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How Chase Elliott and Alan Gustafson ended their winless drought at Texas

It's cliche but it involved sticking to the processes that won them a championship

NASCAR: Autotrader EchoPark Automotive 400
Credit: Michael C. Johnson-USA TODAY Sports

There is this kind of misnomer out there that Chase Elliott has had to reinvent himself behind the wheel in the NextGen era, that he couldn’t fundamentally drive these cars to the level he enjoyed with its predecessors, and that’s kind of silly.

Like, he was the regular season champion in the first year of the platform with five overall victories, and then the bottom dropped out last spring. He broke his leg in a snowboarding incident last March, missed six races, and just didn’t perform to expectations upon his return.

Maybe there is a correlation.
Maybe its just the typical ebbs and flows of motorsports.
Maybe its all kind of random.

But in the afterglow of winning for the first time in 47 races, crew chief Alan Gustafson finds it absurd that Elliott needed to learn how to drive a race car again, at least no differently than everyone has transitioning from Gen 6 to Gen 7.

That discredits just how good Gustafson and his engineers were at their jobs over the past decade too.

“I don’t really know that this car doesn’t suit him but maybe not as well as the old car and the options we had with it,” Gustafson said.

“Really the drought has been long but I think he’s won four or five, five or six races in this car. It’s not like he hasn’t been successful. There’s a lot of good drivers who would have a good career with six wins, right?”


“We’re talking about Chase like he can’t drive this car,” Gustafson said. “I mean, he really can. He does really good. The winless streak, I can think of certainly one untimely caution, really a couple times, Charlotte, I feel like we had by far the best car at the ROVAL, the caution comes out, different things happen.”

There are some circumstances here but the figurative back of baseball card doesn’t lie and Elliott went winless from October 2022 to April 2024. He fueled some of the narratives himself in placing so much responsibility on himself, citing his driving technique on how it translated to the new car.

It’s also true that Elliott hadn’t scored a single top-five on an intermediate track since the transition to this platform in 2022.

But there was never doubt, and despite the obstacles to overcome, no one bailed on the team either. Gustafson is all in with Elliott and vice versa. Their engineering team has remained together through it all and that’s what stood out to the driver now that he is on the other side of the drought.

“I’ve just been really proud of our group for sticking together because I’m sure a lot of you guys have been around the sport long enough to understand that when you have a couple bad years, a period of time that things aren’t going well, it is so easy to jump ship and to start bailing out on one another,” Elliott said.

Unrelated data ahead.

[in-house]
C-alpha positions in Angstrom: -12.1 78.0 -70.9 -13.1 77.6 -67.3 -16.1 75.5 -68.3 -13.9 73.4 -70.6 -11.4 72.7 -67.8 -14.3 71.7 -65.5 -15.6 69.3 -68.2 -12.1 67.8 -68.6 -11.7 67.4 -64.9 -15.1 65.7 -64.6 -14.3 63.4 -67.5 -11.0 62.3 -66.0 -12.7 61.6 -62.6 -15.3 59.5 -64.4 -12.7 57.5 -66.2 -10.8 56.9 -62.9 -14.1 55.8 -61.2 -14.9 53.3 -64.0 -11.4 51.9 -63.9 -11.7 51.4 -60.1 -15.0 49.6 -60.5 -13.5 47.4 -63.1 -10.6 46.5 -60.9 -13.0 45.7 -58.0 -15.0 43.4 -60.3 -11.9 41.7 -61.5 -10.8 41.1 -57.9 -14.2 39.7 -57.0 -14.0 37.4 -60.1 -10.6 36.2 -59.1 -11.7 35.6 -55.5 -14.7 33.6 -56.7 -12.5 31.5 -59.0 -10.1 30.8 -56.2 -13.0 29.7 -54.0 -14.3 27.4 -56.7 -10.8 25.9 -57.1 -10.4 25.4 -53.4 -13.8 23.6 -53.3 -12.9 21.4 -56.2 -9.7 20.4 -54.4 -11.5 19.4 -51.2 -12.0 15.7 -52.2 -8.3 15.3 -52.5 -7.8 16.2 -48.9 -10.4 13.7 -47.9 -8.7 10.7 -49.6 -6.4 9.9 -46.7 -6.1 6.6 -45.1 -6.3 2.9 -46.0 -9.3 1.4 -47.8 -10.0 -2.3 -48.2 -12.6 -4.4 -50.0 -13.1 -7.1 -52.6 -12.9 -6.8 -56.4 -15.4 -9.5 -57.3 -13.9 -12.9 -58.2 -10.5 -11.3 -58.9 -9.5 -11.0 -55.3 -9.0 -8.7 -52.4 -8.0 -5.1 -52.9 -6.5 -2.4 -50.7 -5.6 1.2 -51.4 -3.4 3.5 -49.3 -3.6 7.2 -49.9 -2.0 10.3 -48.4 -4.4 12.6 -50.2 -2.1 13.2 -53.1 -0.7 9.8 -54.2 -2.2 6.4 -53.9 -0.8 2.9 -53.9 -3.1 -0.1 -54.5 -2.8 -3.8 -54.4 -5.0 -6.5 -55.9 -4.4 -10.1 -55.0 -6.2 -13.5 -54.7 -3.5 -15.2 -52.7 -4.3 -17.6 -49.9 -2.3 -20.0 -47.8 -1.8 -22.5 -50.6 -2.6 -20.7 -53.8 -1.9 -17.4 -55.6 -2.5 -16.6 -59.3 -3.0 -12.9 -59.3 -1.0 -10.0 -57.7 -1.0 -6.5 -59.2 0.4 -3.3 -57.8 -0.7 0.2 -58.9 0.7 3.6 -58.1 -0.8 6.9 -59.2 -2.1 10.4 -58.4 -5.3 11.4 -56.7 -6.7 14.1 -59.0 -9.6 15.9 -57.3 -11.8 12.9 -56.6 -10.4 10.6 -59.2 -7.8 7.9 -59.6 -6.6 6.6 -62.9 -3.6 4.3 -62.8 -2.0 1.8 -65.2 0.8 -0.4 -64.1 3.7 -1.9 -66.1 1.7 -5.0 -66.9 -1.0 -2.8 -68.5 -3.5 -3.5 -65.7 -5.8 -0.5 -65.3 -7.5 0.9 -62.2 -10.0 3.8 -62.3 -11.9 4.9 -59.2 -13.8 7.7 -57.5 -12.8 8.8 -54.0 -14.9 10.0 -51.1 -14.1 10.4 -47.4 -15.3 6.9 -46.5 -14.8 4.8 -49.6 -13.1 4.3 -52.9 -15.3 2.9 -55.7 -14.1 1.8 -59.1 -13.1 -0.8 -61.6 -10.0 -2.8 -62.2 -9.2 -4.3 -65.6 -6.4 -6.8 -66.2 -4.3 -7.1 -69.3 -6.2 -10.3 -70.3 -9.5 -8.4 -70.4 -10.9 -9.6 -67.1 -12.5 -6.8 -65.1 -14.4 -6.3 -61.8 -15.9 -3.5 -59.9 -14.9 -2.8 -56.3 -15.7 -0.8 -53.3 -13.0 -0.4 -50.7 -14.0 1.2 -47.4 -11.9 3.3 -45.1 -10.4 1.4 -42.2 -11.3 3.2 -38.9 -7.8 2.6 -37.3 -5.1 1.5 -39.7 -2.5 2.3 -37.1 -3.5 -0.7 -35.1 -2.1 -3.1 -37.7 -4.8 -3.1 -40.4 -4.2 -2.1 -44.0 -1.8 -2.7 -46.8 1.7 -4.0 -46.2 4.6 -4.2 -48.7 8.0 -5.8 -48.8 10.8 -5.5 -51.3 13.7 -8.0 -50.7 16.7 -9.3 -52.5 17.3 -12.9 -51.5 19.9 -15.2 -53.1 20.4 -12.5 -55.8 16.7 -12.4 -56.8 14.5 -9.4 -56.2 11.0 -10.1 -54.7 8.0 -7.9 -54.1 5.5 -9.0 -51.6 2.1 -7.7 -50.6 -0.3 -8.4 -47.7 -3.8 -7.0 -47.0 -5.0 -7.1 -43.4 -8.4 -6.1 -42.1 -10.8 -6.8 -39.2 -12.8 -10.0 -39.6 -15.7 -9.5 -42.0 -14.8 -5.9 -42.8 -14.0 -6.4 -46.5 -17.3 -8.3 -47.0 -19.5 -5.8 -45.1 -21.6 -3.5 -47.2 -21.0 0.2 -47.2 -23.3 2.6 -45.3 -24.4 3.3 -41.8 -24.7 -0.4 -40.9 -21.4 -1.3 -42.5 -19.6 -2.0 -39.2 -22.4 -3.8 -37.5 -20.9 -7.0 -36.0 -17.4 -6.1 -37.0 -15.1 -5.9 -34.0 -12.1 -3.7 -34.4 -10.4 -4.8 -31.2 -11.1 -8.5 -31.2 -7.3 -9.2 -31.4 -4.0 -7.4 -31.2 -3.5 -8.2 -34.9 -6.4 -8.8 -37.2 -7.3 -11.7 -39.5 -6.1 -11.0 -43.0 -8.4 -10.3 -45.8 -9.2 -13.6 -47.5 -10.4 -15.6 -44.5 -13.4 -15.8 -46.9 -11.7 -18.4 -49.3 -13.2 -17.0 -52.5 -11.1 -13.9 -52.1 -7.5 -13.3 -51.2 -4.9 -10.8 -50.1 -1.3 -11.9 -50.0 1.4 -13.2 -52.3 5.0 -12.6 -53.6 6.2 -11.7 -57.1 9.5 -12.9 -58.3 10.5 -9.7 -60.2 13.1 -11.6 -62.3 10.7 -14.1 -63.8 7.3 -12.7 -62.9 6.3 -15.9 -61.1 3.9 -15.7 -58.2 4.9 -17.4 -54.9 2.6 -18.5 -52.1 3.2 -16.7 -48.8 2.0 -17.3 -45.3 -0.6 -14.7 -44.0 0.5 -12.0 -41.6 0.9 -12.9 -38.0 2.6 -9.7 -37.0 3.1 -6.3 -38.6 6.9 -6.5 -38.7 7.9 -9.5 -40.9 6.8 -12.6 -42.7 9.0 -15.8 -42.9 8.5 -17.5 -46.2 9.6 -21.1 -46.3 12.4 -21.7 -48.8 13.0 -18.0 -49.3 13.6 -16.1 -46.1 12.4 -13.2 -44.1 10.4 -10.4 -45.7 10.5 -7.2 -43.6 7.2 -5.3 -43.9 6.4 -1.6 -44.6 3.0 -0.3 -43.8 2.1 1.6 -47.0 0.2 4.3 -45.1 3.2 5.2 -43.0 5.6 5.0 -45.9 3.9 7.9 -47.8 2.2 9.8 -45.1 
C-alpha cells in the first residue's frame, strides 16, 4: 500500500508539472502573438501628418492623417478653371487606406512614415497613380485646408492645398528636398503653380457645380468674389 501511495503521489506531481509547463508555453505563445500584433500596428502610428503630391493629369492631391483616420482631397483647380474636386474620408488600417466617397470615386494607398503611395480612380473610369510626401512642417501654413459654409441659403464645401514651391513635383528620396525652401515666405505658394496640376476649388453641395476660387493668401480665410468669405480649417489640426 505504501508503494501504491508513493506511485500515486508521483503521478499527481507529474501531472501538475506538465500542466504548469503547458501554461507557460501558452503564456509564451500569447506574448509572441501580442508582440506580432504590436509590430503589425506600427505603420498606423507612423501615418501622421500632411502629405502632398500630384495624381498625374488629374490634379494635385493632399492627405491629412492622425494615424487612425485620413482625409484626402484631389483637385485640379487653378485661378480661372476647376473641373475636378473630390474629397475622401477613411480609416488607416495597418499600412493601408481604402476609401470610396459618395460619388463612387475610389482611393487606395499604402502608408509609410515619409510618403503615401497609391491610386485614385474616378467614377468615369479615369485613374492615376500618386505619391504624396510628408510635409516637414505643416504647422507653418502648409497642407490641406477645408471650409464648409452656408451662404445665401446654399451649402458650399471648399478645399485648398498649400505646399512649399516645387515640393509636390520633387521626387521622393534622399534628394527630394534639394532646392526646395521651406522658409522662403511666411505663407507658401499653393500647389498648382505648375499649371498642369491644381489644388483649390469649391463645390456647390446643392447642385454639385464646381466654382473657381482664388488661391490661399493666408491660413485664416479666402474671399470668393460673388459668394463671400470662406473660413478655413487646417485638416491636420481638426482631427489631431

“I think that the win’s great, all that stuff is fantastic, but I’m truthfully most proud of the journey and the group of people that we have climbed back up together with. We’ve made each other better. They push me to be a better driver and a better person.”

NASCAR: Cup Qualifying
Credit: Gary A. Vasquez-USA TODAY Sports

They always have, leading to their championship together, and intend to continue to now that they are decidedly back in the mix together this season.

“It’s super cliché and cheesy, but you just never give up,” Gustafson said. “You learn that if you don’t give up, eventually things are going to turn around. I think that’s probably going to be the biggest lesson we take out of that.”

And Elliott says that Gustafson inspires that sort of culture across the whole team.

Gustafson has been a crew chief for nearly two decades now and he is certainly no stranger to ending lengthy winless streaks with the likes of Jeff Gordon and Mark Martin before him.

The drought never got out of control within the shop, one because Gustafson never took it seriously as a tangible thing, but also in reassuring his driver that the process will eventually pay off.

“That starts with Alan,” Elliott said. “As I mentioned a second ago, it’s really easy when things go bad to jump ship, go do something different, for those guys to go elsewhere. It just is. It happens a lot.

“It’s been an extremely important thing to me, and fortunately to our entire group, to try to climb this mountain again together and try to get back to where we need to be as a group. We’re not all together, but a lot of us are still there that have been on our team for most of my nine years. That’s pretty special.”

So winning, and winning after all this time is special for Elliott, but for him it’s just about the group and company in true Hendrick Motorsports fashion.

“The wins are nice,” Elliott said. “For sure you have to enjoy ’em because, man, they’re hard to get. Certainly made me enjoy these moments more, slow down and embrace it because it’s what you work for every week.

“But from a team perspective and the 40th (anniversary season) for Rick (Hendrick), I’m just appreciative of him for sticking with me and continuing to believe in me, and to make sure that I know that. He does a great job of that. I’m grateful for it.

“I’m just glad I can contribute and we can contribute to the company this season as a whole.”

Matt Weaver is a Motorsports Insider for Sportsnaut. Follow him on Twitter.

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